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Egypt's protests reveal deficit of trust in Muslim Brotherhood

Open defiance of Egypt's president in street protests shows how much the Muslim Brotherhood needs to leave Islam outside the door of democracy.

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A protester opposing Egyptian President Mohamed Morsi throws stones towards riot police during clashes in Cairo January 29. Egypt's Army chief said political unrest was pushing the state to the brink of collapse.

Mohamed Abd El Ghany/Reuters

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Five days of protests in Egypt, with dozens of people killed and entire cities in turmoil, have revealed a whopping deficit of public trust in the Muslim Brotherhood, the Islamic group that dominates the leadership of this young democracy of the Arab Spring.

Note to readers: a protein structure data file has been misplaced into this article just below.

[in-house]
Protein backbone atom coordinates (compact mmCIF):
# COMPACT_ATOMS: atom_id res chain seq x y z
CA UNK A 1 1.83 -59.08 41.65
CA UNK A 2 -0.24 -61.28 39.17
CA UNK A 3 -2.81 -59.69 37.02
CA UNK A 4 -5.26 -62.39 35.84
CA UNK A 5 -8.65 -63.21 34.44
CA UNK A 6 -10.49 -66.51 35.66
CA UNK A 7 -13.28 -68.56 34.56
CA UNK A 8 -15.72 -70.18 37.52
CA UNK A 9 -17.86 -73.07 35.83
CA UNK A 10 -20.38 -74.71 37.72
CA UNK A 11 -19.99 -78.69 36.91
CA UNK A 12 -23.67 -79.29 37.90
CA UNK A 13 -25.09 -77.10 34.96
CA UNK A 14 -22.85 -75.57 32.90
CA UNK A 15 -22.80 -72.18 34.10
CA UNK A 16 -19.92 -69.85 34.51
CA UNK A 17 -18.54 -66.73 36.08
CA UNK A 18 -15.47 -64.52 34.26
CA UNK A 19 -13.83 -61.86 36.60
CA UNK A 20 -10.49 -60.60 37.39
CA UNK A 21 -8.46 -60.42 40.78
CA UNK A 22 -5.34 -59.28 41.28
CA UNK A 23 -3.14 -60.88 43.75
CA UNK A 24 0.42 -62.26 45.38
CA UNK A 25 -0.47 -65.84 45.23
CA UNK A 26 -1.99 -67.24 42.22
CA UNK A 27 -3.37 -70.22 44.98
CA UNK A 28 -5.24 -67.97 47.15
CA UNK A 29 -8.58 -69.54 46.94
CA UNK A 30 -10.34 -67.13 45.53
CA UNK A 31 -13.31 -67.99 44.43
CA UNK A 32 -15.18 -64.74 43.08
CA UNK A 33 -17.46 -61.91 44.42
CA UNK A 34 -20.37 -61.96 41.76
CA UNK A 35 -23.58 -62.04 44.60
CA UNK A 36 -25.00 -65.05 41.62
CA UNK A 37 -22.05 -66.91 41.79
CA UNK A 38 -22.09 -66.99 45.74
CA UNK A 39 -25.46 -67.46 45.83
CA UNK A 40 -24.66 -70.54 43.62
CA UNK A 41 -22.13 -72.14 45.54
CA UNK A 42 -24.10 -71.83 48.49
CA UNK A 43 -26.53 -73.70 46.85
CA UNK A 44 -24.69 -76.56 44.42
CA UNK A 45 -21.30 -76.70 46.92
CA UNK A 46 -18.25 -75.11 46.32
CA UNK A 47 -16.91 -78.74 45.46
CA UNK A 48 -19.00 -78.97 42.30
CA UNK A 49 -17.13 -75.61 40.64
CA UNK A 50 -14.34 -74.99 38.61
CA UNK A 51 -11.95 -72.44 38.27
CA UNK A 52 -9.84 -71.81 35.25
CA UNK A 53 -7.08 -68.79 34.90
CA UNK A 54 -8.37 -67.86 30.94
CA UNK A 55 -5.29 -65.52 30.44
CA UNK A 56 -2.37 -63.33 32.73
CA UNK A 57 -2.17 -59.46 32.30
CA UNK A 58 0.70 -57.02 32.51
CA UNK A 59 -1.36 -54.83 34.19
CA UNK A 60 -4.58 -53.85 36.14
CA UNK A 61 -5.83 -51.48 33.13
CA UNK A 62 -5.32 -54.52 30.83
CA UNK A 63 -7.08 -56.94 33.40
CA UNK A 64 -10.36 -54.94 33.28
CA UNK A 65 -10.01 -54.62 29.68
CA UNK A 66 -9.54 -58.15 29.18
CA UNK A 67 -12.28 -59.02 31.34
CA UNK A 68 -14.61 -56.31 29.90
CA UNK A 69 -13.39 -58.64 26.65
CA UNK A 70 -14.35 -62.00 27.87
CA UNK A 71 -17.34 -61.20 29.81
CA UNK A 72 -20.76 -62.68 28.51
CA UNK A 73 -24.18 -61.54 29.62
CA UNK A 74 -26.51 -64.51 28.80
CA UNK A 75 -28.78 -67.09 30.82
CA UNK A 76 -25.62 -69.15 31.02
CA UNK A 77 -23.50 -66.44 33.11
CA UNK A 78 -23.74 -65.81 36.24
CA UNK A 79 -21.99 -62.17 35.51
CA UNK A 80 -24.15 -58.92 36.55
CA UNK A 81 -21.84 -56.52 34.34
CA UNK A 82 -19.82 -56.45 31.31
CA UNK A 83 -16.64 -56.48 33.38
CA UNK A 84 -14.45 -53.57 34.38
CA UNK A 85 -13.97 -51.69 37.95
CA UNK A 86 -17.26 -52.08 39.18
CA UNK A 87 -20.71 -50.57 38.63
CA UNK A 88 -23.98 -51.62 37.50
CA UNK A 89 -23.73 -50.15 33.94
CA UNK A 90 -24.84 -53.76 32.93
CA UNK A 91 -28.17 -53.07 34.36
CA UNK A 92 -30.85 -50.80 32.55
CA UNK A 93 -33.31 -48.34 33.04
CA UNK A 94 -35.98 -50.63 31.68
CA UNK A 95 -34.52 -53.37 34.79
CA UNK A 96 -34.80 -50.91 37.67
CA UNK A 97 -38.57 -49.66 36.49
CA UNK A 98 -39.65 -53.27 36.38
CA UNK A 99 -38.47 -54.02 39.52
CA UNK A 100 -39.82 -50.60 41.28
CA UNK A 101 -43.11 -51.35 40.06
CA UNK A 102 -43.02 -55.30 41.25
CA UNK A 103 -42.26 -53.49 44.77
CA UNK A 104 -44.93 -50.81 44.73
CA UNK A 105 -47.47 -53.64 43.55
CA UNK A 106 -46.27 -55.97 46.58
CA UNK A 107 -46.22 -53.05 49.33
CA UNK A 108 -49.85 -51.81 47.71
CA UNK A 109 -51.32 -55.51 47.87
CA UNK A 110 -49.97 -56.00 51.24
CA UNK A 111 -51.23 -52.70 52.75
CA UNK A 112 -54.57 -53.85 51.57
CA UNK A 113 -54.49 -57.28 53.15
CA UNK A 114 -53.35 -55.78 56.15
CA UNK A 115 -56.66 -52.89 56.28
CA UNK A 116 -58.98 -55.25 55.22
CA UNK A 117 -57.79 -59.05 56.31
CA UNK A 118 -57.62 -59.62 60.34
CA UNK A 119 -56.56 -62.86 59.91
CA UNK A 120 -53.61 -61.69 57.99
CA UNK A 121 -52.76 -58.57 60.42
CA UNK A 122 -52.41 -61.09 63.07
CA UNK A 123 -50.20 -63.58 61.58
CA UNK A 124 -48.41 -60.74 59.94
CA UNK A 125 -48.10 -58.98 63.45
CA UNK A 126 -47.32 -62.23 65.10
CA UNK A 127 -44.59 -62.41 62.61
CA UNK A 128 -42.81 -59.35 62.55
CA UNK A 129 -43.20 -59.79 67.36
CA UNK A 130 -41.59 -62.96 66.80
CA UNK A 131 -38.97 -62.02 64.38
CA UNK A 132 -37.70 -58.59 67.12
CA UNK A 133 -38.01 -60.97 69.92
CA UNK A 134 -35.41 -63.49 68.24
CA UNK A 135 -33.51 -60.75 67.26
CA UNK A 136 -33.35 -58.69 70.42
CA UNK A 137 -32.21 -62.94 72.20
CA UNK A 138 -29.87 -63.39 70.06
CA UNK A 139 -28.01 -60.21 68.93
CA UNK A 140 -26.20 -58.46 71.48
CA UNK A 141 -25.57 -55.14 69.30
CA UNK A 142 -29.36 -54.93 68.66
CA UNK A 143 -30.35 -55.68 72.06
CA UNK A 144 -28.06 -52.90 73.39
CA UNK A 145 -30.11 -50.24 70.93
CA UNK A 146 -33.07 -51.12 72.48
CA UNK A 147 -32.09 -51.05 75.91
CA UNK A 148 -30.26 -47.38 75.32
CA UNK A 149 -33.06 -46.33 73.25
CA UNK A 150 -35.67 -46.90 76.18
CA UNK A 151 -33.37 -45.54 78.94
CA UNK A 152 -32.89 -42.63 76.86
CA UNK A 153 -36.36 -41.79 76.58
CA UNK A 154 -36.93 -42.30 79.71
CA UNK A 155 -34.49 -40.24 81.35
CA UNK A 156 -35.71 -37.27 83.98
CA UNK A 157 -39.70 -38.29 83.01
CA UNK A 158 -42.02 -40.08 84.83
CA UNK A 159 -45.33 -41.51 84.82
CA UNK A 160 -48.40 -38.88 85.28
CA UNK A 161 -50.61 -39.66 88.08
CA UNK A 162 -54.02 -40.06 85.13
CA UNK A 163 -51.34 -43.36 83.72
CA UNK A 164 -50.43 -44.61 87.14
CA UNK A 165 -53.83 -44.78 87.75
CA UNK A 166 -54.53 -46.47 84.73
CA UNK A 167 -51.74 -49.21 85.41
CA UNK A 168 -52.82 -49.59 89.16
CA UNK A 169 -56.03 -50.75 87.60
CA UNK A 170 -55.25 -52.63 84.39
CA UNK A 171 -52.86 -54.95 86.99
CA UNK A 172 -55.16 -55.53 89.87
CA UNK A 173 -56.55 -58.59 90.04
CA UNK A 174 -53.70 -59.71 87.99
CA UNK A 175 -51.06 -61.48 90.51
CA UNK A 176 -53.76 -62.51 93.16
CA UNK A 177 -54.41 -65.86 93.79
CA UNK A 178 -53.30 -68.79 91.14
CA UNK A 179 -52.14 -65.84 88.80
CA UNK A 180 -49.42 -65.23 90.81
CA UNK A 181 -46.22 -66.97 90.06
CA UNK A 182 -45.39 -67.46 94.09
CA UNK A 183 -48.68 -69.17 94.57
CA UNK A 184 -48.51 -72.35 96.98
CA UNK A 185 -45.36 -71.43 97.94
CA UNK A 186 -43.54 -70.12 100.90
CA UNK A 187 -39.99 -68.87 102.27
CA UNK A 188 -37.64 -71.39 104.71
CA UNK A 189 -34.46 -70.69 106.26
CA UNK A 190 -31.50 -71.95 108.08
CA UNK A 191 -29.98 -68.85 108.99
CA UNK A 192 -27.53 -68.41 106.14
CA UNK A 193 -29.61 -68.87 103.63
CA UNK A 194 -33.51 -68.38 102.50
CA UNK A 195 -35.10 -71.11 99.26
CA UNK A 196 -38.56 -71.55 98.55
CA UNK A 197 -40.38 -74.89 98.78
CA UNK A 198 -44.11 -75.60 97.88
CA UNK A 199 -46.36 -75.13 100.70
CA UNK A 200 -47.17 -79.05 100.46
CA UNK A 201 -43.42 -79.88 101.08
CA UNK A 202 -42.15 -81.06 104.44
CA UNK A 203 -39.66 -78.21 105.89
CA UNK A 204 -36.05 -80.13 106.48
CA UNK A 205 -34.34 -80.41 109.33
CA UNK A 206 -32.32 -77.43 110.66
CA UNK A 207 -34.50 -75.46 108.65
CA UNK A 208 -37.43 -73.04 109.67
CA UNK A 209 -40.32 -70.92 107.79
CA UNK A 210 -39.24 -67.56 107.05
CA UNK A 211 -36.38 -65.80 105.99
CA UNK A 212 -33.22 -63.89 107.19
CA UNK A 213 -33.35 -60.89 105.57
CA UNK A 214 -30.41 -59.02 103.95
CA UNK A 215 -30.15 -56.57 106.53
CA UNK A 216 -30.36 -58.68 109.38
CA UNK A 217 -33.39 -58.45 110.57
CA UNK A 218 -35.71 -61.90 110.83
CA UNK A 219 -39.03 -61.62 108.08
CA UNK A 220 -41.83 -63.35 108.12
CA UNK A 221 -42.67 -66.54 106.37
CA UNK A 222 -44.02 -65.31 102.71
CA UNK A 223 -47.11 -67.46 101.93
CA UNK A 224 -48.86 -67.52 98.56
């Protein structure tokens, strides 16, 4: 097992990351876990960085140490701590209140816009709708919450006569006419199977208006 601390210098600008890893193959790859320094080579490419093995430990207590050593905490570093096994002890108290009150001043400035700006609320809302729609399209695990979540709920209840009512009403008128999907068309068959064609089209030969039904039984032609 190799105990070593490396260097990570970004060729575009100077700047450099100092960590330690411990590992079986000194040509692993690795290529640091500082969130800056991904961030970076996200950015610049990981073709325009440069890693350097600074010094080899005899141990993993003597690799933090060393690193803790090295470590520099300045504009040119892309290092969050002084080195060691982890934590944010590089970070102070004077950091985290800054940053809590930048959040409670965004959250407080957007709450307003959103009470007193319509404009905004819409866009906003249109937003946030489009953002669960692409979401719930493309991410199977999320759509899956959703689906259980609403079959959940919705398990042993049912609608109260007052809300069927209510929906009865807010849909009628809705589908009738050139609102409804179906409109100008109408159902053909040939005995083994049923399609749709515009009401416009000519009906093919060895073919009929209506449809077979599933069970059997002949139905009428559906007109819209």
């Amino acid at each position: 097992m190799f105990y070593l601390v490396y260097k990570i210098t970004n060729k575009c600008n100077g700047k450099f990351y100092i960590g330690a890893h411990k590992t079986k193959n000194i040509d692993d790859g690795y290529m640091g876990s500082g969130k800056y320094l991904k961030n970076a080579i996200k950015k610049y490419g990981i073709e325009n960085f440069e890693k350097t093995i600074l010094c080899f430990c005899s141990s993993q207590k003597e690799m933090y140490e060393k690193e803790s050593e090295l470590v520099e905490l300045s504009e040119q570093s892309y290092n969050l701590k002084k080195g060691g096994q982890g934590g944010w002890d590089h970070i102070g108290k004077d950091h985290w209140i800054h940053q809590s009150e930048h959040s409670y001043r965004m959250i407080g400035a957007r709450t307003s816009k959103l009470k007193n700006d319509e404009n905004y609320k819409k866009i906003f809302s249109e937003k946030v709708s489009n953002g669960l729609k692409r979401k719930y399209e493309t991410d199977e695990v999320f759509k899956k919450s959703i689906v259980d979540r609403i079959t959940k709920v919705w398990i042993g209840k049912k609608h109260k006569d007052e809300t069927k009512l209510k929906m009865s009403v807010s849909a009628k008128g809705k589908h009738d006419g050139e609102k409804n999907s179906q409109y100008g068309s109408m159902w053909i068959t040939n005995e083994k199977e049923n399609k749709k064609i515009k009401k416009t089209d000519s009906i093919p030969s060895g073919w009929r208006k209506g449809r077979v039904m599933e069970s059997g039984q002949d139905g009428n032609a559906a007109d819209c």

In cities like Port Said, the protesters have displayed an open defiance of President Mohamed Morsi’s orders on a curfew and state of emergency. Egypt’s Army chief warns of the state collapsing. And indeed, many Egyptians now talk of splitting up the Arab world’s most populous state.

The triggers for this upheaval were the second anniversary of the fall of Hosni Mubarak and a court sentencing 21 people for the deaths of 74 people after a soccer match last year. But below the surface of this dissent lies a deeper struggle. It is one trying to define the source of legitimacy for Egypt’s new leaders, or the kind of sentiment that cements trust between a government and its people.

As it has slowly risen to power in the past two years, the Muslim Brotherhood has broken many promises about the role it would play in representative government. Its flip-flops and power grabs in forming a new regime have only added to a worry among democracy advocates that Mr. Morsi would define his authority from Islam, or sharia law, rather than from constitutional rights and secular pluralism.

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